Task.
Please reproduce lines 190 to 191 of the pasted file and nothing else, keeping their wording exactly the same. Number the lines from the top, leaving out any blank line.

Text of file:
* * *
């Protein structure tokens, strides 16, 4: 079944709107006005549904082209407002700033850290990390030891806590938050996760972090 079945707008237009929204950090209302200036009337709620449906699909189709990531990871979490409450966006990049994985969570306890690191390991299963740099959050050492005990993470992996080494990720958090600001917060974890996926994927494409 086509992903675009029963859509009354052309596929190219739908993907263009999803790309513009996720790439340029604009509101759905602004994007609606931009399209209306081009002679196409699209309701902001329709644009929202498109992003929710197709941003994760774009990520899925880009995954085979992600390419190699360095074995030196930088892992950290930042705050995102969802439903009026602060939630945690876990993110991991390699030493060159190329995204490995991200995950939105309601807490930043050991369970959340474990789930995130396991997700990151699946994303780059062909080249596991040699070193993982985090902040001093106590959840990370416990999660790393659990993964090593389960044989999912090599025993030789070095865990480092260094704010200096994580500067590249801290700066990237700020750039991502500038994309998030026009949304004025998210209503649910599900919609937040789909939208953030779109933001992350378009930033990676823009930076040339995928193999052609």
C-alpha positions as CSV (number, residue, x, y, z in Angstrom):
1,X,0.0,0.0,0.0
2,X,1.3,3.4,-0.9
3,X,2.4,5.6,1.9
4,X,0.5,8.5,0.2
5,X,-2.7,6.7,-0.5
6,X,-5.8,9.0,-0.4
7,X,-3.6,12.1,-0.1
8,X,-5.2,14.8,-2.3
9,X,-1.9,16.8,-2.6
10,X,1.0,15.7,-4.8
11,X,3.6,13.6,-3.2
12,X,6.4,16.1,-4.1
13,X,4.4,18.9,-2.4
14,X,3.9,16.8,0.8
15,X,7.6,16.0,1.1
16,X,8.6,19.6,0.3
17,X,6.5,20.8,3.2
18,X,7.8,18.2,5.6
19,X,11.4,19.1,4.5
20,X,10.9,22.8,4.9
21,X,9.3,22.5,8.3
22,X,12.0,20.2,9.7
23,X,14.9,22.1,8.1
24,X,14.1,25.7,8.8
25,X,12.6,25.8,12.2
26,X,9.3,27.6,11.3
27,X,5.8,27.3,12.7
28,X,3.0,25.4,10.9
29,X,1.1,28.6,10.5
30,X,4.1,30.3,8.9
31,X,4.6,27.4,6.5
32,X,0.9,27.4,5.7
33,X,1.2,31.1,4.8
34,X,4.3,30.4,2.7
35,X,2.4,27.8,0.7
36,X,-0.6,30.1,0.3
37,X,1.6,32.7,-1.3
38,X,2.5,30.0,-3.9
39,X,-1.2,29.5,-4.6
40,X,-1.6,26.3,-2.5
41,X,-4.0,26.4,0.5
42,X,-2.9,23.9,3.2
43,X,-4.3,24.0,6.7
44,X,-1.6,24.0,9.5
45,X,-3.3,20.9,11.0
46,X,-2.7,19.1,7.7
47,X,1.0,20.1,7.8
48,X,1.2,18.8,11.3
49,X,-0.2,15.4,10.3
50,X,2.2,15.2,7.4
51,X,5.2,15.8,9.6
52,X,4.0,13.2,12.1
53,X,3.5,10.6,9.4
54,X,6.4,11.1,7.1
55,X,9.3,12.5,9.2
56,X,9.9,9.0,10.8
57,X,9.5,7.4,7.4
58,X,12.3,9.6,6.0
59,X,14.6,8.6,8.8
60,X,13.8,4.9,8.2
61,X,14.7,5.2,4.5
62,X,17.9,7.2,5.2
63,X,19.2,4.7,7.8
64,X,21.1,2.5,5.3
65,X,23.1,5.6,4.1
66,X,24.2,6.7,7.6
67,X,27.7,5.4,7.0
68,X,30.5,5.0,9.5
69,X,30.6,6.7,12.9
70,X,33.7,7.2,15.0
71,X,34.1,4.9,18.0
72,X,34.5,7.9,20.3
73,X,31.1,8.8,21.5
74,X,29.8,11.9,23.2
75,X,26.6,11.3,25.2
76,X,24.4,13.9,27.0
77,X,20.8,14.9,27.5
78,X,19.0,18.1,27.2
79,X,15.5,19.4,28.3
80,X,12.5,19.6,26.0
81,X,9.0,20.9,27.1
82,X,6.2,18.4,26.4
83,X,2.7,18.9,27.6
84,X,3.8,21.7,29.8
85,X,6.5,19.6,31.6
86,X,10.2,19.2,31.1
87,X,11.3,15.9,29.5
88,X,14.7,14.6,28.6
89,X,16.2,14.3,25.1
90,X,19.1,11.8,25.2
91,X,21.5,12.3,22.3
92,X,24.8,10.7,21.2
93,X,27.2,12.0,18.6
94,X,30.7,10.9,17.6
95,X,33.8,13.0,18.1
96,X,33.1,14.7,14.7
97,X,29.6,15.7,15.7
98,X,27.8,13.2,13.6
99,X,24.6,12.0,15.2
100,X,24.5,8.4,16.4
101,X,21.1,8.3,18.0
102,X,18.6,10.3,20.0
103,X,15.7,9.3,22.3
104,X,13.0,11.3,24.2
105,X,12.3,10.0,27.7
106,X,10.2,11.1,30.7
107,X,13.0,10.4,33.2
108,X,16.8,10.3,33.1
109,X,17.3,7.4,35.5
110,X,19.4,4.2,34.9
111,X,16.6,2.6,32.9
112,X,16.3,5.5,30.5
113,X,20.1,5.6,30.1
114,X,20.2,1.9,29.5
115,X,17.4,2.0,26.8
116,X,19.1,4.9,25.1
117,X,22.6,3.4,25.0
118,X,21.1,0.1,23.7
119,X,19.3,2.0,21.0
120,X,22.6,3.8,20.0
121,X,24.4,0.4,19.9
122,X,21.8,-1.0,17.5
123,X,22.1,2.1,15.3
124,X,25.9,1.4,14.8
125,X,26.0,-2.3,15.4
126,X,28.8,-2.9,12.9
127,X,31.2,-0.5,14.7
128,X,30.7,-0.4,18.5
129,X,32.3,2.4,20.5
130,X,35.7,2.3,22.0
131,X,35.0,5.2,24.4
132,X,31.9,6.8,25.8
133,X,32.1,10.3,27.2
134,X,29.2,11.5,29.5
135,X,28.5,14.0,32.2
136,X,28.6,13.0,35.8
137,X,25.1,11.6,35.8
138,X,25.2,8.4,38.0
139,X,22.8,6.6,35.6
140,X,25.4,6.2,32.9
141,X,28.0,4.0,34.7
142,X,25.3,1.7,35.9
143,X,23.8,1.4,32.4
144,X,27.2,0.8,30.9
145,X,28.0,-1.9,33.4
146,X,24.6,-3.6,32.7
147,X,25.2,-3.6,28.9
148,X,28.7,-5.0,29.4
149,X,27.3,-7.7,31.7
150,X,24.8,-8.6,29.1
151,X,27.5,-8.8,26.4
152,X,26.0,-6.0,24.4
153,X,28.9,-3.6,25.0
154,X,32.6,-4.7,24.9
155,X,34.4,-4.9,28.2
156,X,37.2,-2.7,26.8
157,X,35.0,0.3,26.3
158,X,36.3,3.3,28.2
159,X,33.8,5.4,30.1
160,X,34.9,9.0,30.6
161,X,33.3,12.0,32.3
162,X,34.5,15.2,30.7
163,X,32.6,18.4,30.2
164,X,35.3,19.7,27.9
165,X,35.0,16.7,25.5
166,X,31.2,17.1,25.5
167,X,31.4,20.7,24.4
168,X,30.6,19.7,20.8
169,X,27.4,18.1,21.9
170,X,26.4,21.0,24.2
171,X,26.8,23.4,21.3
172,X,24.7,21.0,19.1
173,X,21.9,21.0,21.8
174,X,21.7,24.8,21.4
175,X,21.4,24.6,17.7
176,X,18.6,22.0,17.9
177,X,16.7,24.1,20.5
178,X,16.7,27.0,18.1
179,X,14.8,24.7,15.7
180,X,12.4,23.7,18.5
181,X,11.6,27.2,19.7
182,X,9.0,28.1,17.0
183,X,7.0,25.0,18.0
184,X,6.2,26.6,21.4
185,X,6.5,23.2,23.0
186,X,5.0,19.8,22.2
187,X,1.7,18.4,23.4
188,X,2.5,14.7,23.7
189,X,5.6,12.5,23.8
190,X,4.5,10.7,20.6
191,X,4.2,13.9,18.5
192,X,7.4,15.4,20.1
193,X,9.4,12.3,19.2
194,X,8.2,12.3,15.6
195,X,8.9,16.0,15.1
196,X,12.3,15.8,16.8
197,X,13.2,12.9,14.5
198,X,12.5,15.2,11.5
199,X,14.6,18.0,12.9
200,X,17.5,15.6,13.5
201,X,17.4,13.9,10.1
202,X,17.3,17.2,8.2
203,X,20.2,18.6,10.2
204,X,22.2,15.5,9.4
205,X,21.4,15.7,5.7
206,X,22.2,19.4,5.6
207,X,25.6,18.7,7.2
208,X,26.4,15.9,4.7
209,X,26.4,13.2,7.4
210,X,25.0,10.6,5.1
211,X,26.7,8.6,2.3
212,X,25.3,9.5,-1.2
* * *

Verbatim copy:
188,X,2.5,14.7,23.7
189,X,5.6,12.5,23.8